Fig. 9: Similar to the boost, the first onset of the impulse has a nearly-flat magnitude response.
Fig 10. The decay of the dip filter is also a slightly-strange-looking band-pass filter, but with an overall gain of about -6 dB.

Okay, what’s going on here? A peaking filter with a boost is a through-put plus a bandpass. A dip filter is ALSO a through-put plus a somewhat quieter (sort-of) bandpass. This doesn’t make any sense.

Actually it doesn’t make any sense because there’s a piece of information that I’m leaving out – the phase of the ringing. Notice that, with the peaking filter, the decay portion starts positive and then goes negative initially. With the dip filter, the decay starts negative and goes positive. So, the previous paragraph should have read: “A peaking filter with a boost is a through-put PLUS a bandpass. A dip filter is ALSO a through-put MINUS a somewhat quieter (sort-of) bandpass.”

The phases of the decays of the bandpass portions are opposite for the two filters. Another way to think of this is that the ringing in the dip filter cancels the energy around 1 kHz in the initial impulse, whereas the ringing in the peak filter adds to it.

However, it’s really important to note for now that both filters – the peak and the dip result in ringing in time.

Filters and Ringing: Part 1

Let’s say that, for some reason, you want to apply an equaliser to an audio signal. It doesn’t matter why you want to do this: maybe you like more bass, maybe you need more treble, maybe you’re trying to reduce the audibility of a room mode. However, one thing that you should know is that, by changing the frequency response of the system, you are also changing its time response.

Now, before we go any farther, do NOT mis-interpret that last sentence to mean that a change in the time response is a bad thing. Maybe the thing you’re trying to fix already has an issue with its time response, and sometimes you have to fight fire with fire.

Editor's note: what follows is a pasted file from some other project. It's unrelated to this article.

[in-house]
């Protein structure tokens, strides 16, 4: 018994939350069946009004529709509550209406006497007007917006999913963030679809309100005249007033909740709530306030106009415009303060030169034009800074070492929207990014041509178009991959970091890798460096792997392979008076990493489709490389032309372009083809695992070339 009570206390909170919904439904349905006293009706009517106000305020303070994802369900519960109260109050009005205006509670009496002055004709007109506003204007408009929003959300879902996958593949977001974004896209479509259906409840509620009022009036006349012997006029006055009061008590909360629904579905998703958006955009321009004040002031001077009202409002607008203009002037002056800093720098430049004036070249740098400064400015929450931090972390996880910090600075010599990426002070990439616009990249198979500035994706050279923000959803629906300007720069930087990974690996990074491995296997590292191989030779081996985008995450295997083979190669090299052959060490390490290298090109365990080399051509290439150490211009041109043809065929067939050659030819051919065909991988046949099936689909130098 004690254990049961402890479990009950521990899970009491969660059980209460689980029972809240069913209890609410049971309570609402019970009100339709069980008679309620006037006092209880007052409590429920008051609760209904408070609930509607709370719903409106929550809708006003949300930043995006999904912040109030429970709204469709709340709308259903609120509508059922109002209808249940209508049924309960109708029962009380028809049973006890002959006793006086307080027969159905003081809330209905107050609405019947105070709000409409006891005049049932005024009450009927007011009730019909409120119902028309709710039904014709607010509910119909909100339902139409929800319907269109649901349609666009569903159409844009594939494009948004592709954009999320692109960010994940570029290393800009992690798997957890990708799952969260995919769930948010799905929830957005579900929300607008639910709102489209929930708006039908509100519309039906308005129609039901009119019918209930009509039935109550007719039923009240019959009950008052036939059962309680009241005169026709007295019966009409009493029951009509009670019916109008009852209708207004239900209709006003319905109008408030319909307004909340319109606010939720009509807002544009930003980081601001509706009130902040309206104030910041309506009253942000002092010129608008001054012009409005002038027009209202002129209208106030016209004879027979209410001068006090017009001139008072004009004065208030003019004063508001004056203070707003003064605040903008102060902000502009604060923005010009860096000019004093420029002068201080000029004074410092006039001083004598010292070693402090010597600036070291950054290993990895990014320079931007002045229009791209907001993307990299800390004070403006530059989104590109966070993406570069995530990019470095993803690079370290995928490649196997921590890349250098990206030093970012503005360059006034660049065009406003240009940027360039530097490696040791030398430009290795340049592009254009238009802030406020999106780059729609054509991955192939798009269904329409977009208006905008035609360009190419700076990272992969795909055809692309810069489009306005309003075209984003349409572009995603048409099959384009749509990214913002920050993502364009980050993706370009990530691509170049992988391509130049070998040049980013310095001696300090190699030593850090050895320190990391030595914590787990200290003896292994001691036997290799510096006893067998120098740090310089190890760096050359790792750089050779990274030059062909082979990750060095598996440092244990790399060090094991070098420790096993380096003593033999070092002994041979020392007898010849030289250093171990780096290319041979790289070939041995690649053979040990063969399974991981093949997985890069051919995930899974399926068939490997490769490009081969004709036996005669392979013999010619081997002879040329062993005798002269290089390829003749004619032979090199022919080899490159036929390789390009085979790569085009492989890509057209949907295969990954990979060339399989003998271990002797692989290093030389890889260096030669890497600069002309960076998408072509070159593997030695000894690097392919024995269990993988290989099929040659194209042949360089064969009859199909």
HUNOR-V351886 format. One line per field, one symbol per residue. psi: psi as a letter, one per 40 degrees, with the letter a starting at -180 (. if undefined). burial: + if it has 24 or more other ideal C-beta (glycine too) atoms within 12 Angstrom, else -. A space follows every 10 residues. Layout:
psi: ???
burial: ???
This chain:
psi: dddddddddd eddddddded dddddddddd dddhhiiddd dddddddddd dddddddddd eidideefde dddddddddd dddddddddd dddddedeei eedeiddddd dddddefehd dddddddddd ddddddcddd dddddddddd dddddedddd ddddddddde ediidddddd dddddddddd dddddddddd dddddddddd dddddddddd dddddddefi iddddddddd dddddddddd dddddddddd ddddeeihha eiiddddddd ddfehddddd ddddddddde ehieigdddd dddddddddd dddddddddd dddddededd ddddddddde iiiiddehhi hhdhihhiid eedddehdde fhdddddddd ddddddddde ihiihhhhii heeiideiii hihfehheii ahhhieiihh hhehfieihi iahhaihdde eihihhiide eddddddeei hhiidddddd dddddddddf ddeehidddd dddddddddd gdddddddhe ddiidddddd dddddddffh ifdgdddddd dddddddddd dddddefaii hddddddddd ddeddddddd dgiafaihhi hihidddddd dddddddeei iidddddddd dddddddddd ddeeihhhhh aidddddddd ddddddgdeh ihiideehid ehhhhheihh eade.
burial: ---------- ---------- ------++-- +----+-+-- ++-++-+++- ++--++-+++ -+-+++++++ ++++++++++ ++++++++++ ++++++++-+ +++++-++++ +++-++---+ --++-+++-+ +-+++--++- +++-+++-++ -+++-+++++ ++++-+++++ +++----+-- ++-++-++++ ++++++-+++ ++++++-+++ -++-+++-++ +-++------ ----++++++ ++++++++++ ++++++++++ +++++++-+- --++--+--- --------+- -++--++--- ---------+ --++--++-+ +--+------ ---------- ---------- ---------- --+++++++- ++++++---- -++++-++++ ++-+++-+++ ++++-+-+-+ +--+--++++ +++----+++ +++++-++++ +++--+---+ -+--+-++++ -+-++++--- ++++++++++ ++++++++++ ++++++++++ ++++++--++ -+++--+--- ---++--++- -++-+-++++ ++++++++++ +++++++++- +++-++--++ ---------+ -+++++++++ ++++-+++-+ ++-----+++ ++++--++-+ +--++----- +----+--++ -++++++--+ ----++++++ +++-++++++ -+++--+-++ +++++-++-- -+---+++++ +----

Before we start talking about filters, let’s talk about what “time response” means. I often work in an especially-built listening room that has acoustical treatments that are specifically designed and implemented to result in a very controlled acoustical behaviour. I often have visitors in there, and one of the things they do to “test the acoustics” is to clap their hands once – and then listen.

On the one hand (ha ha) this is a strange thing to do, because the room is not designed to make the sound of a single hand clap performed at the listening position sound “good” (whatever that means). On the other hand, the test is not completely useless. It’s a “play-toy” version of a very useful test we use to measure a loudspeaker called an impulse response measurement. The clap is an impulsive sound (a short, loud sound) and the question is “how does the thing you’re measuring (a room or a loudspeaker, for example) respond to that impulse?”

So, let’s start by talking about the two important reasons why we use an impulse.

Time response

If a thing in a room makes a sound, then the sound radiates in all directions and starts meeting objects in its path – things like walls and furniture and you. When that happens, the surface it meets will absorb some amount of energy and reflect the rest, and this is balance of absorbed-to-reflected energy is different at different frequencies. A cat will absorb high frequencies and low frequencies will just pass by it. A large flat wall made of gypsum will reflect high frequencies and absorb whatever frequency it “wants” to vibrate at when you thump it with your fist.

The energy that is absorbed is (eventually) converted to heat: that’s lost. The reflected energy comes back into the room and heads towards another surface – which might be you as well, but probably isn’t unless you’re in a room about the size of an ancient structure known to archeologists as a “phone booth”.

At your location, you only hear the sound that reaches you. The first part of the sound that you hear “immediately” after the thing made the noise, probably travelled a path directly from the source to you. Let’s say that you’re in a large church or an aircraft hangar – the last sound that you hear as it decays to nothing might be 5 seconds (or more!) after the thing made the noise, which means that the sound travelled a total of 5 sec * 344 m/s = 1.72 km bouncing around the church before finally arriving at your position.